But talk to us a little bit about what that future operating environment is going to be like, and all of the changes that are going to be required both on the Army side of the team as we see reflected in MDO but also some of the work for the joint team going forward, because that’s really the next integrated piece of it.

LG Wesley:  That’s a long question.  There’s a lot in there, but I’m going to get after it.

Let’s start where I finished before.  You have to identify the problem.  So what’s the problem in the future operating environment and frankly now? The number one issue that our peers have developed or the problem that they pose to us is a response to the fact that they do not want to be in close combat with the United States Army and our partners and our allies.

So therefore they’ve invested in things — you mentioned A2AD.  What we say is multiple layers of standoff.  They don’t want close combat so they’ve invested in these multiple layers of standoff which includes the umbrella of A2AD, their IADS capabilities, but also includes hybrid warfare, their engagement into social media, et cetera.  All of that is intended to keep us at bay.  We wonder why there’s islands being built in the South China Sea, it’s all about A2AD.

So if that’s the problem, how do you solve that?

I’d also note two other things.  They’ve invested in things to eliminate our dominance in all domains.  So they’ve invested in all domains.

And finally, because of those two things — standoff and investing in all domains — they’ve been able to leverage the competition space prior to conflict to achieve their objectives.

So our concept has to reconcile those things.  Principally, this multiple layers of standoff.

A moniker that we use in Multi-Domain Operations that describes the problems we have to solve is first, you have to compete.  You’ve got to get in the competition space which is counter-cultural to us to a degree.

Secondly, we need to penetrate.  If you’re fighting Evander Holyfield, you’ve got to penetrate that reach.  That’s what penetration’s all about.

Third, you have to disintegrate those systems.  I talked about the integrated air defense systems, they have to be disintegrated which then enables you to exploit it through maneuver to achieve your operational and strategic objectives and then you return to competition.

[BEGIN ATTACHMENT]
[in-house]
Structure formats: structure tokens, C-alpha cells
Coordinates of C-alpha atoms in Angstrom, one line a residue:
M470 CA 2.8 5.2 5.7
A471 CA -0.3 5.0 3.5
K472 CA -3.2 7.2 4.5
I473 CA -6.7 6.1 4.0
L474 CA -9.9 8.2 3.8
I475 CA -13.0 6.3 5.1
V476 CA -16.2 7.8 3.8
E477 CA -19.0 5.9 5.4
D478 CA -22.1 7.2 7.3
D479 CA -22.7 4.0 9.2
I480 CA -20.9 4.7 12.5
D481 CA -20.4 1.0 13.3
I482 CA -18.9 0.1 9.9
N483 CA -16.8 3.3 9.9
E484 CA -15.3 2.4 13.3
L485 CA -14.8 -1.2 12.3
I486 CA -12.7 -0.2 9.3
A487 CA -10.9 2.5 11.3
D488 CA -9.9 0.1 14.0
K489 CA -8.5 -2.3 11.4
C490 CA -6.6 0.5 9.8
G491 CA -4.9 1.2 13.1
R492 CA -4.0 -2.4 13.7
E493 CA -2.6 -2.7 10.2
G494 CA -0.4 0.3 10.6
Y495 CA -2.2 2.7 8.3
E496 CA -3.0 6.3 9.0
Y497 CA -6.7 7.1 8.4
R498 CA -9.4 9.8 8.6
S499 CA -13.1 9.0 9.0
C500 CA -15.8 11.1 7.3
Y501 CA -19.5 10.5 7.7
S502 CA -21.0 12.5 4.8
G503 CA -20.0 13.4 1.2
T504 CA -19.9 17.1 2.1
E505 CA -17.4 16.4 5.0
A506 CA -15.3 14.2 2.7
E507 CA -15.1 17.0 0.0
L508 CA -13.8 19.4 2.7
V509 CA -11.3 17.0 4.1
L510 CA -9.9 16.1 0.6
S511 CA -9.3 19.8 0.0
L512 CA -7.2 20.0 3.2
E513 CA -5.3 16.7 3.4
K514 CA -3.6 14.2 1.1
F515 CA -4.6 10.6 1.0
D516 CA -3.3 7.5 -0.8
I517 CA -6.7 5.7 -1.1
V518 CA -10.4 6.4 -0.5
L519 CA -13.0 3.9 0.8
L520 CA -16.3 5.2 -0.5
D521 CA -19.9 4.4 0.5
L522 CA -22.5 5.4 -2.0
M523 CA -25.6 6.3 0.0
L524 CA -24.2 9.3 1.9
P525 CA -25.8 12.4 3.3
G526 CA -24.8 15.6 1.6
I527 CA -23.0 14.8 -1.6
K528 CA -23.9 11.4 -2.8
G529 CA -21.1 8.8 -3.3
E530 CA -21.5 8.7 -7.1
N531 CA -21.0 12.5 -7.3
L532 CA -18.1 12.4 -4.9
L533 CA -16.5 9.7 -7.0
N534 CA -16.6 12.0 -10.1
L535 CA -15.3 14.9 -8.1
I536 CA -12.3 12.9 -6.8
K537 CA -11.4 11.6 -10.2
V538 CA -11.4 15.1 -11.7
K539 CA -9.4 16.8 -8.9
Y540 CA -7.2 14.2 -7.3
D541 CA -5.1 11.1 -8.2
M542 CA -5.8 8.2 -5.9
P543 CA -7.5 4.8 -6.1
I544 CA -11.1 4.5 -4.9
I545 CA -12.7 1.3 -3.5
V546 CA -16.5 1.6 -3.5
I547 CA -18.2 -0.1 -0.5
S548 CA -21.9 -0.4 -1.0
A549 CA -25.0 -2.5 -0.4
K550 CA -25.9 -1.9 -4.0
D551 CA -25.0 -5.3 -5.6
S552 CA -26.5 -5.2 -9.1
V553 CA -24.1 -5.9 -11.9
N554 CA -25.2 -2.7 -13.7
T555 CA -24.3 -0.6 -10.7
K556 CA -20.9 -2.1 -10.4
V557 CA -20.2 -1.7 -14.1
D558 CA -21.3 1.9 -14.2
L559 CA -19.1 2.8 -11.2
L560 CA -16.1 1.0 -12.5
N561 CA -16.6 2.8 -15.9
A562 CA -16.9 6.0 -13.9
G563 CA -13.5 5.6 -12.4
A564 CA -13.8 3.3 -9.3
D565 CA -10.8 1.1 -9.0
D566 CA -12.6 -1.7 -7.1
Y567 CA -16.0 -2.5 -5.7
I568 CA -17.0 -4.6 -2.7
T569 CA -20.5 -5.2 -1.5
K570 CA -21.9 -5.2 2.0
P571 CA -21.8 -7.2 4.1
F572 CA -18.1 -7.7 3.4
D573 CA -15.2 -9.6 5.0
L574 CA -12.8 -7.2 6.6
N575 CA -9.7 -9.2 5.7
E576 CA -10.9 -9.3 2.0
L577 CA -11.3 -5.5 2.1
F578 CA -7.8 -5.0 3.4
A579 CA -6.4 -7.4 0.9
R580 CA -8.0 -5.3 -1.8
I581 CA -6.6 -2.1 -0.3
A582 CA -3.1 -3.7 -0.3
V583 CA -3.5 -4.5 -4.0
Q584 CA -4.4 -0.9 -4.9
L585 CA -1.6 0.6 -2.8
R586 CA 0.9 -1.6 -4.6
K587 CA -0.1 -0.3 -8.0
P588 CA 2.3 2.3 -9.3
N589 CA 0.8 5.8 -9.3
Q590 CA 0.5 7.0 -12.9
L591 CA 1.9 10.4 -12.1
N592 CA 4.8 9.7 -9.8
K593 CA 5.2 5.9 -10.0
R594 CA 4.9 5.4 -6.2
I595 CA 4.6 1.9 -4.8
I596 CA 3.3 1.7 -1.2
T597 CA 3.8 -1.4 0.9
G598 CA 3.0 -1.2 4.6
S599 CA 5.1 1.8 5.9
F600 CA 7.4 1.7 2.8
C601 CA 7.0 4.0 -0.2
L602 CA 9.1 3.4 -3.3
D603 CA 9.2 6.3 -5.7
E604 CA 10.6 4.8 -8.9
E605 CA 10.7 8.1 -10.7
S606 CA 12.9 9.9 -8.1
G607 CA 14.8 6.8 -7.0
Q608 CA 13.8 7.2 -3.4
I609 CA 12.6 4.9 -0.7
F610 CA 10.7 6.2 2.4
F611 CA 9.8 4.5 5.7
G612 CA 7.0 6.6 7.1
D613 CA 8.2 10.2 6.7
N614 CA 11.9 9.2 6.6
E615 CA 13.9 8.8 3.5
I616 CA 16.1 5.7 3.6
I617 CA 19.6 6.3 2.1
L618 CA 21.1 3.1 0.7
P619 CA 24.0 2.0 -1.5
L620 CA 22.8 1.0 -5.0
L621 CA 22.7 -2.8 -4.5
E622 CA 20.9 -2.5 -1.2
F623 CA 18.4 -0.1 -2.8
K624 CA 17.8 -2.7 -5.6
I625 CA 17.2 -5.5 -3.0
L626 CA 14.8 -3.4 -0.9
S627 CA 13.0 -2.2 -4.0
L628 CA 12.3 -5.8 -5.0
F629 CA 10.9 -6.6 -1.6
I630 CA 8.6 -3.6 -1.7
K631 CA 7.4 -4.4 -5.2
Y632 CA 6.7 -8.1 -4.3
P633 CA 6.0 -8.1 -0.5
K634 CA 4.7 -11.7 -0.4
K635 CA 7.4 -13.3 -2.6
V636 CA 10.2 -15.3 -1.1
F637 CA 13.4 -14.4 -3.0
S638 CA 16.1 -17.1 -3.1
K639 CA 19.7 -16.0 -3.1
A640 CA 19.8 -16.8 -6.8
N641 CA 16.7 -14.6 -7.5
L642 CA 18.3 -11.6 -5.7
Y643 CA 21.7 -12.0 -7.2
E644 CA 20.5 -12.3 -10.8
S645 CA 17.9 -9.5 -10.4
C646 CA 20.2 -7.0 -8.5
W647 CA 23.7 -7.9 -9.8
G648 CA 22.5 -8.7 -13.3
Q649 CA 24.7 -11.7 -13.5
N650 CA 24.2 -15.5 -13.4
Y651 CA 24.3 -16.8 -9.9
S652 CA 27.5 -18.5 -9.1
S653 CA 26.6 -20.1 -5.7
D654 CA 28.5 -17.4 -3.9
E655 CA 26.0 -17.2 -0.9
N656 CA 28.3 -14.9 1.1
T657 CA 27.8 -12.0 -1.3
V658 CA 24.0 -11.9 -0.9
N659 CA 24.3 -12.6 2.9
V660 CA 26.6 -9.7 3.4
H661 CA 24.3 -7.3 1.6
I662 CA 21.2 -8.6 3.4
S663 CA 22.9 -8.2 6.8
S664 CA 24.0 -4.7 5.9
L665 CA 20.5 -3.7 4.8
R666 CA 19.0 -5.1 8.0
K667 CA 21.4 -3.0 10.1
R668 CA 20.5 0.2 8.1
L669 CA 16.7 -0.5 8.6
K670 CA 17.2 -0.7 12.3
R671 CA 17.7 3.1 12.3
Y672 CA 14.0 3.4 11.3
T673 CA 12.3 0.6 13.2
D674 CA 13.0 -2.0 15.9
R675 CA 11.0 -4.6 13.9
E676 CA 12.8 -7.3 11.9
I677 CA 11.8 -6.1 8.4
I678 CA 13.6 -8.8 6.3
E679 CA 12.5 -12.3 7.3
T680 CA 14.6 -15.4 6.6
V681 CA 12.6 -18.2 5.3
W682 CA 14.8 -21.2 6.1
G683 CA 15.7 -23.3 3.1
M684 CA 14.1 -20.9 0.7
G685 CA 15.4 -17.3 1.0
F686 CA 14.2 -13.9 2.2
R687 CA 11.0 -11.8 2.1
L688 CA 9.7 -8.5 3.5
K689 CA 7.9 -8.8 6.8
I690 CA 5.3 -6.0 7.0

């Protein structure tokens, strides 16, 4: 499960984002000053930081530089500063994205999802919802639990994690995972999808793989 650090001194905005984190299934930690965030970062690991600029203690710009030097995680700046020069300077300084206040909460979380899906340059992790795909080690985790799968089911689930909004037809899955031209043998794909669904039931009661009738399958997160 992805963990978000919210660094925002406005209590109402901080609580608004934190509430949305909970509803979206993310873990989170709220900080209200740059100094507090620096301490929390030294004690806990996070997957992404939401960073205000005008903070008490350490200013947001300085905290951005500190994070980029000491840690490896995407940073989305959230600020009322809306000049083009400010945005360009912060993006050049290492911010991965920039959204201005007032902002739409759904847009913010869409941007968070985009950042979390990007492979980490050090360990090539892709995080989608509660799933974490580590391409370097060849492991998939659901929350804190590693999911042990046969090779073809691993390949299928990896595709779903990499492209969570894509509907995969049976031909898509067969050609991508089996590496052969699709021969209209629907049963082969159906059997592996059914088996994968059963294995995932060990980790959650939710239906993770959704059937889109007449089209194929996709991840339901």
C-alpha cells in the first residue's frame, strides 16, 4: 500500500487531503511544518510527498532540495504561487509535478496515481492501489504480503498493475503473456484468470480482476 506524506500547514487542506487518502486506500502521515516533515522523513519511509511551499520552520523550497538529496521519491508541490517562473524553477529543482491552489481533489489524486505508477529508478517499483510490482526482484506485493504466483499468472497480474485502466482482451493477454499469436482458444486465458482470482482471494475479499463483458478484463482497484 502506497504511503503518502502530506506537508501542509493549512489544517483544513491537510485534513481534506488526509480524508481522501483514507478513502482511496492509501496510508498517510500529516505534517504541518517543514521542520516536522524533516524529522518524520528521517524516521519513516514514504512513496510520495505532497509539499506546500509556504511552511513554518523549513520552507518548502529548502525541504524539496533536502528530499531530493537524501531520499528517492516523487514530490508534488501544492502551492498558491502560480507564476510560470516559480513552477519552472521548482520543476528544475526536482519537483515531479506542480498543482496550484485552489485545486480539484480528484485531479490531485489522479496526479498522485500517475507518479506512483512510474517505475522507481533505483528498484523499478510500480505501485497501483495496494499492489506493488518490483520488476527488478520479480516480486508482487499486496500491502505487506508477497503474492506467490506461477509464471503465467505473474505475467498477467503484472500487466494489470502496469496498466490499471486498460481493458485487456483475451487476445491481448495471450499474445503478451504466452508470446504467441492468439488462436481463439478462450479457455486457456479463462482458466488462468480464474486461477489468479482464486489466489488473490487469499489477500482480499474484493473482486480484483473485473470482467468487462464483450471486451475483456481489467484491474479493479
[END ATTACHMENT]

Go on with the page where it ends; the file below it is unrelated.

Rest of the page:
So we say the problem?  Multiple layers of standoff.  The solution? Compete, penetrate, disintegrate, exploit and return to competition.

On that rubric, within it, there’s a whole bunch of things underneath it.  You mentioned the issue of cyber and EW, et cetera. When our peers started investing in all domains, in countering our ability to dominate in those areas, the solution that you have to get after, if your peers are becoming commensurate with your capabilities, what you have to do, where you get an advantage is if you stack the domains or optimize all domains in decisive space to create overmatch.  Where the total is greater than the sum of the parts.

So you can imagine if you identify decisive space and you can attack with cyber, attack through space, attack through air, attack from the ground, you create so many dilemmas that that in itself results in overmatch.  So that’s the Multi-Domain aspect of this.

Mr. Muradian:  Talk to us about how the work you’re doing synchs up with what the other services are doing, because all of you are working to address and operate in this space as seamlessly as possible.

LG Wesley:  This is a good question.  The current concept that was signed 6 December, the Army and Multi-Domain Operations in 2028, is an Army concept of how we think we need to fight in the future.  We recognize the services have a role in that.  In fact we’ve got, the document that we published is innately a joint document. But we have to dialogue with the services to agree on how they enter in and plug into our concept and how we plug into theirs.